The paper aims to examine in empirical terms business cycle synchronization in the Visegrad Four (V4) countries. Business cycle is defined as a short-term variation in real output around potential output. The presence of asymmetric shocks indicates asynchronous business cycles, while synchronous cycles imply that the costs of the common monetary policy are relatively low.
The net advantage of euro area membership for V4 countries depends on the relative size of such costs. The paper analyzes the business cycle synchronization by directly calculating cross correlations, by calculating cross correlations from primary impulses, and finally by calculating output gap component correlations from common and country-specific shocks.
The results of the paper suggest that, in regard to the output gap, the results of all three methods are approximately the same. Main findings are as follows:
before 2001 the business cycles of the V4 countries were not synchronized with the euro area (low or negative correlations)
between 2001 and 2007 the correlations entered positive territory as the V4 countries joined the EU and trade between the V4 countries and the euro area increased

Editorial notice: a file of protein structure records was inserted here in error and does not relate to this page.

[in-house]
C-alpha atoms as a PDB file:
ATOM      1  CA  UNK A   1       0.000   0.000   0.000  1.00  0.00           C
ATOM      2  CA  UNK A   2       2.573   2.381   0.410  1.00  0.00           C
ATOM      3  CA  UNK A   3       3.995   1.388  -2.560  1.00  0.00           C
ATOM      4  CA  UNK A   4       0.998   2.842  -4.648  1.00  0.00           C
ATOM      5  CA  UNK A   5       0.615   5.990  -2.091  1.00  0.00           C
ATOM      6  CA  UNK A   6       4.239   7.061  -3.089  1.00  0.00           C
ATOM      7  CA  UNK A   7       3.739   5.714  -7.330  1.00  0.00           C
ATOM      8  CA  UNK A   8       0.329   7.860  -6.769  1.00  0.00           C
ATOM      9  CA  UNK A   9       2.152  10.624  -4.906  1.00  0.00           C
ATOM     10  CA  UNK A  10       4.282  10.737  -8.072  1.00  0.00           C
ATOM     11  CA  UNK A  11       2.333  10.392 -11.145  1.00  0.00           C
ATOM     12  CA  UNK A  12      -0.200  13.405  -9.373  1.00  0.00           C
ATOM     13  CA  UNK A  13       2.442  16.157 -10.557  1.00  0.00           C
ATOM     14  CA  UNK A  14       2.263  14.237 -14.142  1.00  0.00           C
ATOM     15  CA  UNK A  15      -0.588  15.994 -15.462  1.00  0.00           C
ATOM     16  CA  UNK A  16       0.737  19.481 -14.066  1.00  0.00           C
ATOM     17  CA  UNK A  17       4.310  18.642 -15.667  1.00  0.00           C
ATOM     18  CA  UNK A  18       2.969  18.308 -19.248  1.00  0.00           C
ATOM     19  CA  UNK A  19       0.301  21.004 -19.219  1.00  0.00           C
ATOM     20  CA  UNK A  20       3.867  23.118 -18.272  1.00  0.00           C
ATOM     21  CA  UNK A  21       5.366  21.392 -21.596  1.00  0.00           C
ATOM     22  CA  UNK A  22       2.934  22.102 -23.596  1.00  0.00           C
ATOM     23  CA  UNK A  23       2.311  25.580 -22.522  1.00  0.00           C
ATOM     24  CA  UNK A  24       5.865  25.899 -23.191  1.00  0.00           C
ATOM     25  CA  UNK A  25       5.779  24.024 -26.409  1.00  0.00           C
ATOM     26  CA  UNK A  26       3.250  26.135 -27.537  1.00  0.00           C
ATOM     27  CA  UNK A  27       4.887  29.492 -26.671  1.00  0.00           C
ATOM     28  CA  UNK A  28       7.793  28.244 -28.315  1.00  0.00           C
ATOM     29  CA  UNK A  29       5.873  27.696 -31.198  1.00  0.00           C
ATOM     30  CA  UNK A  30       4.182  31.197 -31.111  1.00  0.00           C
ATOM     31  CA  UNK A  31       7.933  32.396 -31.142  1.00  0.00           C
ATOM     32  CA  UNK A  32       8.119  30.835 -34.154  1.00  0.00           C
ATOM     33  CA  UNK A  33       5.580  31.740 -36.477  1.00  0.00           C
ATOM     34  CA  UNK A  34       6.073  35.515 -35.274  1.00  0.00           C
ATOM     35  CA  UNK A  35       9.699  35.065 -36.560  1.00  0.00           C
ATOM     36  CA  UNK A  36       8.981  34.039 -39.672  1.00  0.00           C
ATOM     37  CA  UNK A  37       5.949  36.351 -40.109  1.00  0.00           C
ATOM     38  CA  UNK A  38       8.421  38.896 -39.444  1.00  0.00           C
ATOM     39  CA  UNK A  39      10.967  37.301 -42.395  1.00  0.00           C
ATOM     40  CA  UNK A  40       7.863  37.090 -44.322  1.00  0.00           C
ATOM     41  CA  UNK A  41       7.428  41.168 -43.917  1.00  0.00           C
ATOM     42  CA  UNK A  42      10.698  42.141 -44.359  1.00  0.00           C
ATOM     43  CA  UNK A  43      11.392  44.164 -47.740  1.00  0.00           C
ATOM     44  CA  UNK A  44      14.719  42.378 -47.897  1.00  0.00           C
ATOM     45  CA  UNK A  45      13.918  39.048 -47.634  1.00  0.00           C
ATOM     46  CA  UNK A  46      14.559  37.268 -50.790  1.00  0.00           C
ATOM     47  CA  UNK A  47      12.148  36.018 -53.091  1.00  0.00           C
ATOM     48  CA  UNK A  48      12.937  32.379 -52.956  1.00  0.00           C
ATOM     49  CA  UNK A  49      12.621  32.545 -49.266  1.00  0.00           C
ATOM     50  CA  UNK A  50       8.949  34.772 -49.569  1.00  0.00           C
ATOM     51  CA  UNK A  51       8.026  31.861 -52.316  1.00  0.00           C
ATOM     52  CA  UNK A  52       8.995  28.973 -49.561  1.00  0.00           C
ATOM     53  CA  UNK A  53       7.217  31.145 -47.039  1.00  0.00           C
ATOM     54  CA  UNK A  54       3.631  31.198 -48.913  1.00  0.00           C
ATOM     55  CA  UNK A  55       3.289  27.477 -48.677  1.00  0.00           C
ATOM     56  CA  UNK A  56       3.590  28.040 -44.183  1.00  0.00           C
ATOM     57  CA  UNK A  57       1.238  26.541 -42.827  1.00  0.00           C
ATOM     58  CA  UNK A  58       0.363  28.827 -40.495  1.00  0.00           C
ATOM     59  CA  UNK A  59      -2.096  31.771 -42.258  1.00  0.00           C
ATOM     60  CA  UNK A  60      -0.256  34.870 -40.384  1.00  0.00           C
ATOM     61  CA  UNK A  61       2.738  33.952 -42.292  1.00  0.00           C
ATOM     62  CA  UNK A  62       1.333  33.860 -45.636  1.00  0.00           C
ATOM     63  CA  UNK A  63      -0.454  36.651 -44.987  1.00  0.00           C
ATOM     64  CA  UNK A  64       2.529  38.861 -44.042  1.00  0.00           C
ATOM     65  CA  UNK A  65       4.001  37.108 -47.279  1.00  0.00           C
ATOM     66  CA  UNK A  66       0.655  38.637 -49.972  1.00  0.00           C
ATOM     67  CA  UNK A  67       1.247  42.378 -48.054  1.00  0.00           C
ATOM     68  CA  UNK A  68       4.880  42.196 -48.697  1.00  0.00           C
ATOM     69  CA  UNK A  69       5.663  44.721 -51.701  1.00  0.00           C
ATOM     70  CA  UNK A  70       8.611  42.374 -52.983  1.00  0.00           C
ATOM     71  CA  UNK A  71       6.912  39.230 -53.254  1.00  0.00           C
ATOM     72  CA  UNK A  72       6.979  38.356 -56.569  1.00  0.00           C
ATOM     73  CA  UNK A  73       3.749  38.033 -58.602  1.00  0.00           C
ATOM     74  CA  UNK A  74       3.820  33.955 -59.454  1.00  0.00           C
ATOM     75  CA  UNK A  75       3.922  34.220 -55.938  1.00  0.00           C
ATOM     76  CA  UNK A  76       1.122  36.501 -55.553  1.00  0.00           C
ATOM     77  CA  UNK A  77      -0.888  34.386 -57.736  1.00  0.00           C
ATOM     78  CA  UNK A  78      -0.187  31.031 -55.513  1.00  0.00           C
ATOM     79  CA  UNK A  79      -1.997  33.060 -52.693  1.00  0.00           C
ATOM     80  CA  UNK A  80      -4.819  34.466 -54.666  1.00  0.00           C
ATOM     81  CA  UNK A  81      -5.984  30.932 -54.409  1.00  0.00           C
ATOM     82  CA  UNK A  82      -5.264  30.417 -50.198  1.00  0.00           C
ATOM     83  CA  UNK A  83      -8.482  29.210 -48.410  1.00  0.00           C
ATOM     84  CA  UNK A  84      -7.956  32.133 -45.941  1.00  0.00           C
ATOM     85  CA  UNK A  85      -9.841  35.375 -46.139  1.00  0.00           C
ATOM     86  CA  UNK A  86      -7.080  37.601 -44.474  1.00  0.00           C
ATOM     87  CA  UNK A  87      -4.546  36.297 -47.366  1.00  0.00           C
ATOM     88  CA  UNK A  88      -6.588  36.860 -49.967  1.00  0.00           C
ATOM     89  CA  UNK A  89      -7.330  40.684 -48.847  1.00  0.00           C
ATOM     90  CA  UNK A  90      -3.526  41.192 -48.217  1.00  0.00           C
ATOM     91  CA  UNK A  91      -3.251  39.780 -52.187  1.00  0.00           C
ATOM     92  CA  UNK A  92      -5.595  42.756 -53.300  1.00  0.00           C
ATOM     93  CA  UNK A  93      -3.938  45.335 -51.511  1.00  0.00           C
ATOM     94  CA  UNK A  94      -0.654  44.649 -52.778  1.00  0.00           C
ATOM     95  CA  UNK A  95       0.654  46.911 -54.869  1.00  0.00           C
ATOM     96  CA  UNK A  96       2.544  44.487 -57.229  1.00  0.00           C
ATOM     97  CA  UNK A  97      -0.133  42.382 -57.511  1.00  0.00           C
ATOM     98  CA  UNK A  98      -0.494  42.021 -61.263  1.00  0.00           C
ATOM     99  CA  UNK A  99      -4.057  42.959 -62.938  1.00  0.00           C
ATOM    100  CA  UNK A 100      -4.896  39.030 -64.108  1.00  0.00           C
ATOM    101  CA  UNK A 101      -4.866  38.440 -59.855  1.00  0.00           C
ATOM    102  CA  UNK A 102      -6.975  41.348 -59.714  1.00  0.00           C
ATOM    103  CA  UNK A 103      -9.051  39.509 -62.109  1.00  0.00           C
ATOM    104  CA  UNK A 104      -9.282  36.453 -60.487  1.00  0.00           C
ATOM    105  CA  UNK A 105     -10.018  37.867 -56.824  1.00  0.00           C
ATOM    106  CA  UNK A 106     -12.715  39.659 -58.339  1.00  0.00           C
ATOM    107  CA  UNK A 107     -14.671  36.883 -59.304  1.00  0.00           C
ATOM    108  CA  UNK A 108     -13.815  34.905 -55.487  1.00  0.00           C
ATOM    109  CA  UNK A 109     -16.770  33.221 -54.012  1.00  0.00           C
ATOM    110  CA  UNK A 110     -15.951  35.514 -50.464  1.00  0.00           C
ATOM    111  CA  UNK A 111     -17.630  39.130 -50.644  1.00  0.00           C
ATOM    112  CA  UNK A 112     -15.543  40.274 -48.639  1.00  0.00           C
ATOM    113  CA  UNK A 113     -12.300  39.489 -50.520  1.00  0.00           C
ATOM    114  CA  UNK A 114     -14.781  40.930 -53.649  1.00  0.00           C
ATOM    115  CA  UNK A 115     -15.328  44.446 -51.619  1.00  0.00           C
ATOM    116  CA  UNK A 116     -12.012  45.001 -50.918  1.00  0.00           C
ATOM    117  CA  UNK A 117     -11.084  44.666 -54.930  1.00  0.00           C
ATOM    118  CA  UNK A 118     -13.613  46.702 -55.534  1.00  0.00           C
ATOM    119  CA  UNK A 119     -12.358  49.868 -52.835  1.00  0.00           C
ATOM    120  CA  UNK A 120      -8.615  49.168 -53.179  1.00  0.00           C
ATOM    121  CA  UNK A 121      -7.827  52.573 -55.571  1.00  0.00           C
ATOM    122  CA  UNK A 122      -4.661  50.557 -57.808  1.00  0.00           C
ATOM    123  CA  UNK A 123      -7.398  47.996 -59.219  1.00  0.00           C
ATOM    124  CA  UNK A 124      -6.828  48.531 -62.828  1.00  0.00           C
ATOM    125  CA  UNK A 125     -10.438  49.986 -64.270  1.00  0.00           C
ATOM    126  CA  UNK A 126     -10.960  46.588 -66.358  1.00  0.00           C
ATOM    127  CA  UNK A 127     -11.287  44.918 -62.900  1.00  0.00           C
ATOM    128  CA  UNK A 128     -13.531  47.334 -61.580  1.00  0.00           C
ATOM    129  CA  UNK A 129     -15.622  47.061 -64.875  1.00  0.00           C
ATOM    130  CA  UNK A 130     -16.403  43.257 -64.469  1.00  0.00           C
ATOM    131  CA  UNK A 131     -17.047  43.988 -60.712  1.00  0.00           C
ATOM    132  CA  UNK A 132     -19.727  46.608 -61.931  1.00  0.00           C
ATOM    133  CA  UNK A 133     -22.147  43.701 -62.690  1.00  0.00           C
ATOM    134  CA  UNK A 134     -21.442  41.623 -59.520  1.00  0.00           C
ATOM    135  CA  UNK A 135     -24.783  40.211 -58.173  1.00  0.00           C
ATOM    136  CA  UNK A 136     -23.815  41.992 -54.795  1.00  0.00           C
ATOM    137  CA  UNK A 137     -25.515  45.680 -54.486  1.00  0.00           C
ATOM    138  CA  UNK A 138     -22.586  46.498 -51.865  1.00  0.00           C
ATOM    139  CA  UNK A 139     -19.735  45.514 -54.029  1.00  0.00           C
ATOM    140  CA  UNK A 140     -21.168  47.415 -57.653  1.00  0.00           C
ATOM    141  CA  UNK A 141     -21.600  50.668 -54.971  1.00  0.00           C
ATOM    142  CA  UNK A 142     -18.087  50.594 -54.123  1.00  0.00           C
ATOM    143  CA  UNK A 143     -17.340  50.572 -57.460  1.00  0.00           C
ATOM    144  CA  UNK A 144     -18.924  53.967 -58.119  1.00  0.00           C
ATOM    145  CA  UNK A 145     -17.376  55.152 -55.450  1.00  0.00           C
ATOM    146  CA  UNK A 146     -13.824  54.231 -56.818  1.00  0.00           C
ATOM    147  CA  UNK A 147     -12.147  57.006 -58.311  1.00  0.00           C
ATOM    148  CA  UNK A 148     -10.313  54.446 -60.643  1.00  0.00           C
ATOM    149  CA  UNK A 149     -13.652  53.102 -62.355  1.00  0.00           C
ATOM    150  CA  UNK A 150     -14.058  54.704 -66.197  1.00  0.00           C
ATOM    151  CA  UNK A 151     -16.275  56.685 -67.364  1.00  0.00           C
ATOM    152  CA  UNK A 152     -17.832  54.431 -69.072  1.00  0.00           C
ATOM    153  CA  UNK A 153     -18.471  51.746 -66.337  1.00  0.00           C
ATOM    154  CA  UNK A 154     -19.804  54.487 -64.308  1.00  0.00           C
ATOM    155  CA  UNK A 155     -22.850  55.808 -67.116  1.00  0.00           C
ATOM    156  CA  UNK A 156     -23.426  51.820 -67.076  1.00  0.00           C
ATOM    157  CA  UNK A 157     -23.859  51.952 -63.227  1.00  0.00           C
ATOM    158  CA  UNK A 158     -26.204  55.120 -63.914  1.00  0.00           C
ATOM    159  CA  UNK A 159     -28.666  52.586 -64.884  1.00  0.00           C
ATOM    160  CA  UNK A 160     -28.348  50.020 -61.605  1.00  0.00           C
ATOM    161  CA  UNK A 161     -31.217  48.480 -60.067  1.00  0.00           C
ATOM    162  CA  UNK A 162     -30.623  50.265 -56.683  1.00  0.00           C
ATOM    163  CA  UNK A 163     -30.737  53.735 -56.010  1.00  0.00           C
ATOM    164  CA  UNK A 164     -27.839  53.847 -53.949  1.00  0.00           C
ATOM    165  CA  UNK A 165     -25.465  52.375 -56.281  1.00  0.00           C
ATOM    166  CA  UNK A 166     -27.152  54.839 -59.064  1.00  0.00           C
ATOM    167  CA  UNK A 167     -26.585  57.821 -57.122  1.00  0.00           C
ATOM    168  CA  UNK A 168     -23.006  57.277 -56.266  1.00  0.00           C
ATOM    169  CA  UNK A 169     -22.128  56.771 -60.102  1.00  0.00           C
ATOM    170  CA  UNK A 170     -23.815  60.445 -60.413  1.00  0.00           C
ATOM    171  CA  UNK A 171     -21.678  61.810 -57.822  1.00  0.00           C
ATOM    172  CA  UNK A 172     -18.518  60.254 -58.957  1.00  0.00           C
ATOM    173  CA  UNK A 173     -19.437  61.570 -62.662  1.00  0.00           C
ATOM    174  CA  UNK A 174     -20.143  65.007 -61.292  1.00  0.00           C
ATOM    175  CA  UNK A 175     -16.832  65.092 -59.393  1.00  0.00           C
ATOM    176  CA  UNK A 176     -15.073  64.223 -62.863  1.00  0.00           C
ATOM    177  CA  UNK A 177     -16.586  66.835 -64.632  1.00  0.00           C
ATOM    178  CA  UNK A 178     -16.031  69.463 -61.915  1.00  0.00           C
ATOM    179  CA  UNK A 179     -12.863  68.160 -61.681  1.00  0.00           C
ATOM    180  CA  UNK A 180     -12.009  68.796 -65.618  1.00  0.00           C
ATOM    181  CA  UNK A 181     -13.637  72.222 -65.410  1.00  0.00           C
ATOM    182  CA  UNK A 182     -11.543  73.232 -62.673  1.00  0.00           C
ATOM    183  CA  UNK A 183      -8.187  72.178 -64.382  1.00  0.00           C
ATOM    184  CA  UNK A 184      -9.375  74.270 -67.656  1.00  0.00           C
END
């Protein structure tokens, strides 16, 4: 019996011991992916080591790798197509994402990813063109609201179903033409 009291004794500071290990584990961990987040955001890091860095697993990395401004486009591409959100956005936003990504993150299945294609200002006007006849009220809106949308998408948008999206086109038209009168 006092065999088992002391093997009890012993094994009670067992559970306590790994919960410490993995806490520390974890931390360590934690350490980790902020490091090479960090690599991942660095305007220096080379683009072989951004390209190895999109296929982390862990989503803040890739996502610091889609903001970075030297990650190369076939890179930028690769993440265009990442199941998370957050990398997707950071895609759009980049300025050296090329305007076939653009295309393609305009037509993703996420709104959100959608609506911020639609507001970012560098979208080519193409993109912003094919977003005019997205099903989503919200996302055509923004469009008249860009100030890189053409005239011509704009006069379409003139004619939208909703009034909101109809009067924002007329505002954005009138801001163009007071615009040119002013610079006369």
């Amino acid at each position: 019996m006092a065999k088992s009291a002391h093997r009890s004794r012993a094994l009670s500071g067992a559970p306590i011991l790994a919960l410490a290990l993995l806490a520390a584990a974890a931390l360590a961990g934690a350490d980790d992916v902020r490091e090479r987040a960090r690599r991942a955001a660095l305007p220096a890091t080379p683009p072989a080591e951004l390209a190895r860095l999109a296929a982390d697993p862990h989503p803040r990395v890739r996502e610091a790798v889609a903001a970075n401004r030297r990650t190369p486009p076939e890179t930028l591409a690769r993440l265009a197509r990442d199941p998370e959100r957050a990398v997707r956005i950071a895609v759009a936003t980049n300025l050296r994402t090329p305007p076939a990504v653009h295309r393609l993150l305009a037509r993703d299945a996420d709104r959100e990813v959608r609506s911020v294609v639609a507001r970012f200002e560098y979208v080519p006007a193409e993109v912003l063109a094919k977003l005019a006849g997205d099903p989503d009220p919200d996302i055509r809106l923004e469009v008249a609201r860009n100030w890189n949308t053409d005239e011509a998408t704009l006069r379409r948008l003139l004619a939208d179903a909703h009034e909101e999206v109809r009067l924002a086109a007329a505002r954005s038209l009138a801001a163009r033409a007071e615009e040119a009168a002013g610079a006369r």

during the economic crisis of 2008–2009, synchronization increased still further
The calculation of the impact of country-specific shocks on output gap differences showed that, as a consequence of country-specific shocks, the deviation from the euro area business cycle is far greater in Slovakia than in the other V4 countries, which represents a risk.
In general, however, the costs of the common monetary policy will decrease, as the synchronization of business cycles increases. The varying impact of different factors on synchronization should, though, be acknowledged. While integration – mainly intra-industry trade – has the potential to synchronize the business cycle in the long run, to achieve fast convergence requires a convergence of the fiscal policies and reduction in labor market rigidities.